Indiana State ties connect Packers tight ends Tonyan, Dafney
Indiana State hasn’t had anyone drafted in nearly a quarter-century.
However, two of its former players are a game away from the Super Bowl.
Both happen to play the same position on the same team.
Green Bay Packers tight end Robert Tonyan emerged as one of the league’s breakthrough performers this season. Dominique Dafney was working at a rooftop patio bar earlier this fall before catching on with the Packers and scoring a touchdown in their regular-season finale.
The two former Sycamores are trying to help the Packers (14-3) earn their first Super Bowl berth in a decade. Green Bay hosts the Tampa Bay Buccaneers (13-5) in the NFC championship game.
“I don’t get to see a lot of Indiana State people in the NFL,” Tonyan said. “It’s not like a ’Bama or a Clemson where you’re seeing all these guys come in. So to come from where I came from, I know the grind. I know the struggle, so I just welcomed him with open arms.”
Both players were undrafted free agents. The most recent draft pick from Indiana State was linebacker Dan Brandenburg, who went to the Buffalo Bills in the seventh round in 1996.
Indiana State is a Football Championship Subdivision school whose most notable athletic achievement came when Larry Bird led the men’s basketball team to the 1979 NCAA Tournament final.
“You have a lot of Sycamores that are Packer fans right now,” Indiana State coach Curt Mallory said.
Tonyan played at Indiana State from 2013-16. He started out as a quarterback, but moved to receiver and set a school record with 20 career touchdown catches. Mike Sanford coached Tonyan at Indiana State and believed his star wideout had the body type to develop into an effective NFL tight end.
A core injury bothered Tonyan in 2019 and caused him to miss five games. He bounced back this season by catching 52 passes for 586 yards and 11 touchdowns during the regular season. He tied Paul Coffman’s 37-year-old franchise single-season record for touchdown catches by a Packers tight end.
Tonyan said he relied on the “worker’s mentality” he learned while growing up and seeing his family’s construction business.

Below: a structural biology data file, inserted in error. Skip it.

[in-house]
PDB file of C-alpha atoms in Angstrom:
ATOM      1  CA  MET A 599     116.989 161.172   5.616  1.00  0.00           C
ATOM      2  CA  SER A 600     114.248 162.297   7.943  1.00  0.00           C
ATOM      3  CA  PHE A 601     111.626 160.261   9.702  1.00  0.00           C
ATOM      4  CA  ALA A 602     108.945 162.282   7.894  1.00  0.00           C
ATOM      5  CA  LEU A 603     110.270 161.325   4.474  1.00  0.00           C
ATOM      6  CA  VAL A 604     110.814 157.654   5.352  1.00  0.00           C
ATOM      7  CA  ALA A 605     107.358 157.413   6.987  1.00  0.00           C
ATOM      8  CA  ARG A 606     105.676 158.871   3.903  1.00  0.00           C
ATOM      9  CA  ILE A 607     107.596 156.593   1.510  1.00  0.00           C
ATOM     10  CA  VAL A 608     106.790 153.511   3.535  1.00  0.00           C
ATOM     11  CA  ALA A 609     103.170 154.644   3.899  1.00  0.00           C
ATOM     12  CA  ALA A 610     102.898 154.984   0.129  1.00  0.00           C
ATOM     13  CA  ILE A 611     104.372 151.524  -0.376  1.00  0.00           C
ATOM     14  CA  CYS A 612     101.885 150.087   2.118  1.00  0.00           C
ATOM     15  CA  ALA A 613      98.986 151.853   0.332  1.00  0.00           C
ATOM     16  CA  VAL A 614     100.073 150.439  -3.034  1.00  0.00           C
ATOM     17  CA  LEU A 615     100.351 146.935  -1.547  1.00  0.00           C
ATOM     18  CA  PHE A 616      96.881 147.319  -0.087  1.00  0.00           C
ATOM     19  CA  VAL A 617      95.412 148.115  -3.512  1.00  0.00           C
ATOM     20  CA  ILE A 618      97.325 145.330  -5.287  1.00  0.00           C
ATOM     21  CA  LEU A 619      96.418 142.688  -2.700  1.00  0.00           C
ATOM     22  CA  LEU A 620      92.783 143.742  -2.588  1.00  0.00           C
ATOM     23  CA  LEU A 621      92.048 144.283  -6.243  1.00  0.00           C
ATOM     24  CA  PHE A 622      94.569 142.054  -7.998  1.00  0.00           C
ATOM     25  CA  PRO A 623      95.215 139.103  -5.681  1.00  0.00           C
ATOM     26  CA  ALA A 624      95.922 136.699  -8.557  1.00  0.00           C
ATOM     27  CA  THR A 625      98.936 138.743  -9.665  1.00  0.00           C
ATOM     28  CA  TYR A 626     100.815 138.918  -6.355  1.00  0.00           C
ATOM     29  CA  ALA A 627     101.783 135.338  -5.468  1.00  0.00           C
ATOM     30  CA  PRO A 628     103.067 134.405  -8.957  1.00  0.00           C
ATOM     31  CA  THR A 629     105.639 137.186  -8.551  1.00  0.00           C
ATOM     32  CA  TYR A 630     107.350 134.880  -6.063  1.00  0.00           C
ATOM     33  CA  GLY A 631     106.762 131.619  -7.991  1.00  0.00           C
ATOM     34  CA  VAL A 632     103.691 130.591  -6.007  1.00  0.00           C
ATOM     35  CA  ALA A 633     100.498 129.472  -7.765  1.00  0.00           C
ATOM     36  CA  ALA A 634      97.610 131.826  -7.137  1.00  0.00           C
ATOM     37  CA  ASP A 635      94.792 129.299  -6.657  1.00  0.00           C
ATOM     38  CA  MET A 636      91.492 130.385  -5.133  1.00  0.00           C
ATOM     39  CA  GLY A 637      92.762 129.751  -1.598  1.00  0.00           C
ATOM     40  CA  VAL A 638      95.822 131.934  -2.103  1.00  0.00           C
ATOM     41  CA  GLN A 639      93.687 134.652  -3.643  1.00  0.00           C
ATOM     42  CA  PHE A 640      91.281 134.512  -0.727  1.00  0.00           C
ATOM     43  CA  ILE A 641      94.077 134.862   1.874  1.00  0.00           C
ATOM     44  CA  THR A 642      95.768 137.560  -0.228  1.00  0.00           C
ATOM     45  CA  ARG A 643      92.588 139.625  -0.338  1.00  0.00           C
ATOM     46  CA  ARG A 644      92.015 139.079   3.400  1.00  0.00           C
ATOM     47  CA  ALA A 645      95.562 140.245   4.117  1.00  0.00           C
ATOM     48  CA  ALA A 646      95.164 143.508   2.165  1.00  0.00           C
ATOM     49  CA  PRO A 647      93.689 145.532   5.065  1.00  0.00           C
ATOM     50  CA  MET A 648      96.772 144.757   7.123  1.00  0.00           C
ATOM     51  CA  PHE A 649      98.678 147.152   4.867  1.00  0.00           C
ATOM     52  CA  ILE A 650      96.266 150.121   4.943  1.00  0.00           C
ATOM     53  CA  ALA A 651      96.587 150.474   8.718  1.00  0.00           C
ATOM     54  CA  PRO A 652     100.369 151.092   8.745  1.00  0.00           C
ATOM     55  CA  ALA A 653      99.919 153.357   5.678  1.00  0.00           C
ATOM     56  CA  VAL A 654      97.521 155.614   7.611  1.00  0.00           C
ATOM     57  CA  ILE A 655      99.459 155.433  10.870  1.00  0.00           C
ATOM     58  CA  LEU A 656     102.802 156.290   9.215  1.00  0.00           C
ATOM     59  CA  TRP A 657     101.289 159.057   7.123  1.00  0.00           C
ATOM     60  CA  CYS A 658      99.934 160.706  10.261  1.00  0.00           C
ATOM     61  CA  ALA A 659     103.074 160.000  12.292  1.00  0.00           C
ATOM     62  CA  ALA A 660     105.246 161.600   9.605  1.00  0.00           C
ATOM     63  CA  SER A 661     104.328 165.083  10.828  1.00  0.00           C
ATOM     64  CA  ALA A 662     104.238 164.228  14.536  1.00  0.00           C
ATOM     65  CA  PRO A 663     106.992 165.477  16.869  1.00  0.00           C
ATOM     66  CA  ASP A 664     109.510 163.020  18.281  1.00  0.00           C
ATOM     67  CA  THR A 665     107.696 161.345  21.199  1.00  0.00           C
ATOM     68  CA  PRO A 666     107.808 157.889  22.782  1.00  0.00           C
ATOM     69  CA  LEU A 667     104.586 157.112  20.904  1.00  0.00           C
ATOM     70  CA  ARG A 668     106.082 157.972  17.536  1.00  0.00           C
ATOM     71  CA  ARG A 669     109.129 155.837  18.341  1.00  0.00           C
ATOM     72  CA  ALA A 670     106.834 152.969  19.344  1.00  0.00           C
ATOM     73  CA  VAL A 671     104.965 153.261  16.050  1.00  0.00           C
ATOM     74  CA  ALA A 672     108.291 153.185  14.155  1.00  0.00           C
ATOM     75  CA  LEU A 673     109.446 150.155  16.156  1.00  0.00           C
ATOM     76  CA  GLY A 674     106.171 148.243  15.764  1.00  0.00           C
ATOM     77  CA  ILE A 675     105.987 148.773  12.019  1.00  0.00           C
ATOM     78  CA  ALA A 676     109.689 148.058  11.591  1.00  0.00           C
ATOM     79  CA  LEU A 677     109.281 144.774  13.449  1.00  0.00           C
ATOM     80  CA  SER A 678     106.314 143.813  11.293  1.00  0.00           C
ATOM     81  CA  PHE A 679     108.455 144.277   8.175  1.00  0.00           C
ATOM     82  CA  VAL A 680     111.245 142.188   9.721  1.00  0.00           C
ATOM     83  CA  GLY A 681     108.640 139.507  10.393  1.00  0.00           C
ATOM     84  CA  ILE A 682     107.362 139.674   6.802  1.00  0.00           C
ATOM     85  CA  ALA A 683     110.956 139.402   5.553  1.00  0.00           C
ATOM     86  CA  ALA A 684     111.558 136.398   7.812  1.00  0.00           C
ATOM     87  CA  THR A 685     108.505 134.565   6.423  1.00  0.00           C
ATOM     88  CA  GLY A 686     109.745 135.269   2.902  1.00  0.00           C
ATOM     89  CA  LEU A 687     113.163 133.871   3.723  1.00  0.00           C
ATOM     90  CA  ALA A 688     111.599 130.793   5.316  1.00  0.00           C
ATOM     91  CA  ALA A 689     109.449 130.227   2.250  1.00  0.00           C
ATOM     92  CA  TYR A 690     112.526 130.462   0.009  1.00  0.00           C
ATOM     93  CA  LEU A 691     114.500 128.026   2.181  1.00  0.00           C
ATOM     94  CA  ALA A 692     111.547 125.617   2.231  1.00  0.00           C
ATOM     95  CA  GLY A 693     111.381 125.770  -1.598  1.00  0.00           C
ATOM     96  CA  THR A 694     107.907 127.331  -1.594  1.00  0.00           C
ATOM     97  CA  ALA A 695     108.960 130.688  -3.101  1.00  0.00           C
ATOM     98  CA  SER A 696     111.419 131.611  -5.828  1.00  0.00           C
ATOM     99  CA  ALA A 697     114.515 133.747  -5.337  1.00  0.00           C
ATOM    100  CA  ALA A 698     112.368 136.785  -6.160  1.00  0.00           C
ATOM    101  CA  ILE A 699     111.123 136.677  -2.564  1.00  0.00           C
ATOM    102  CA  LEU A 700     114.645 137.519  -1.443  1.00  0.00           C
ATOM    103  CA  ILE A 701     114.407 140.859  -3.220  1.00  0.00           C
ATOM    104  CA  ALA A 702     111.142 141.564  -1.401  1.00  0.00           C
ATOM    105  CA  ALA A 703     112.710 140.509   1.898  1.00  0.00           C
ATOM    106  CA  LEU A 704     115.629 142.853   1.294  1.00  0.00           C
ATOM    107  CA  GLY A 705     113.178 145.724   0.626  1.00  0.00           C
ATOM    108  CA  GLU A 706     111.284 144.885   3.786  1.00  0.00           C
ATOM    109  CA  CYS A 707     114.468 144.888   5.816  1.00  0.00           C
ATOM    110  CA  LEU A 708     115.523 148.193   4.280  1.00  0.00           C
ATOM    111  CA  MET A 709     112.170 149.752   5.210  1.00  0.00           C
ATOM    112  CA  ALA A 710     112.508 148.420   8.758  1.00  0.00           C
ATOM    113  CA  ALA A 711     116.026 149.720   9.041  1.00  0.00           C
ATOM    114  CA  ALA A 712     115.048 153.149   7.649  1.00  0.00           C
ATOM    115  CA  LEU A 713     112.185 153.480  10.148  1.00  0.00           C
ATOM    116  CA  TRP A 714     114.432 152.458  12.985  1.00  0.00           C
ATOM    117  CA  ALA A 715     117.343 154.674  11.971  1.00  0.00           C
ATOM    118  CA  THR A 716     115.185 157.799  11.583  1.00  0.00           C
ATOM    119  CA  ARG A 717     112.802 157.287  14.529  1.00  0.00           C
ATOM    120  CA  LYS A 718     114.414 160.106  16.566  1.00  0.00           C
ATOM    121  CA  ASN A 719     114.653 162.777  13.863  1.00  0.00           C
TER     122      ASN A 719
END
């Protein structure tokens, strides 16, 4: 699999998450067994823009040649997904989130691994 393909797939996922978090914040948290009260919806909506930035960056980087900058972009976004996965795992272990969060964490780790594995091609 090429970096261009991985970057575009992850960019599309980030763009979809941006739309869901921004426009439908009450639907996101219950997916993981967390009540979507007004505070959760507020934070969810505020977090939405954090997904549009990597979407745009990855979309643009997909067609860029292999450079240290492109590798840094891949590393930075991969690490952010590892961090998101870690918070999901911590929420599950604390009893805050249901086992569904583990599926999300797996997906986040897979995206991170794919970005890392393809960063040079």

“That’s something that came from my dad and my grandpa,” Tonyan said. “You wake up every morning, you put on your hard hat, you pick up your lunch pail.”
Tonyan’s humility was evident from how he allowed his name to be mispronounced continually before the Packers finally announced the correct pronunciation in late October (it’s TUN-yin, not TAWN-yin).
“I had to earn my stripes first before I started bossing people around and telling people what to do, so kind of just made a name for myself,” Tonyan said earlier this season.
Dafney’s rise is even more remarkable.
After beginning his college career at Iowa Western Community College and transferring to Iowa, he finished up as a walk-on who played a variety of positions at Indiana State. He rushed for 244 yards and scored five touchdowns in his final college game.
Mallory mentioned Dafney’s versatility and special-teams ability to various NFL people to get their feedback.
“The advice that was given to me to give to Dom, and I kept reiterating it, was just stay in shape and be ready when your name is called,” Mallory said.
Dafney signed with Indianapolis as an undrafted free agent but was released. Dafney says he was working as a bouncer at a rooftop patio bar in Des Moines, Iowa, while staying in football shape.
He left his job in Des Moines after hearing from the Packers.
“I just texted in our group message, ‘Hey I’m leaving because the Packers called me,’” Dafney said. “And he was like, ‘Nope, I get it. You don’t have to come to work tonight.’ I was like, ‘Yeah, I probably shouldn’t.’ And then I was gone the next day.”
He joined the Packers’ practice squad on Oct. 12 and was signed to their 53-man roster on Dec. 12. He showcased his versatility by catching a touchdown pass and making the tackle on the ensuing kickoff when the Packers won 35-16 at Chicago to clinch the NFC’s top seed.
Although Tonyan and Dafney weren’t teammates at Indiana State, each understands the long road the other had to take to get to the NFL from an FCS program. Now they’re helping each other out while trying to get the Packers to the Super Bowl.
“Obviously we knew of each other, but I just wanted to let him know whatever he needs, whatever he needs to be comfortable, whatever it is, I’m here for you,” Tonyan said. “Just treat him like a brother. I want him to succeed, I want him to be just as successful as me.”
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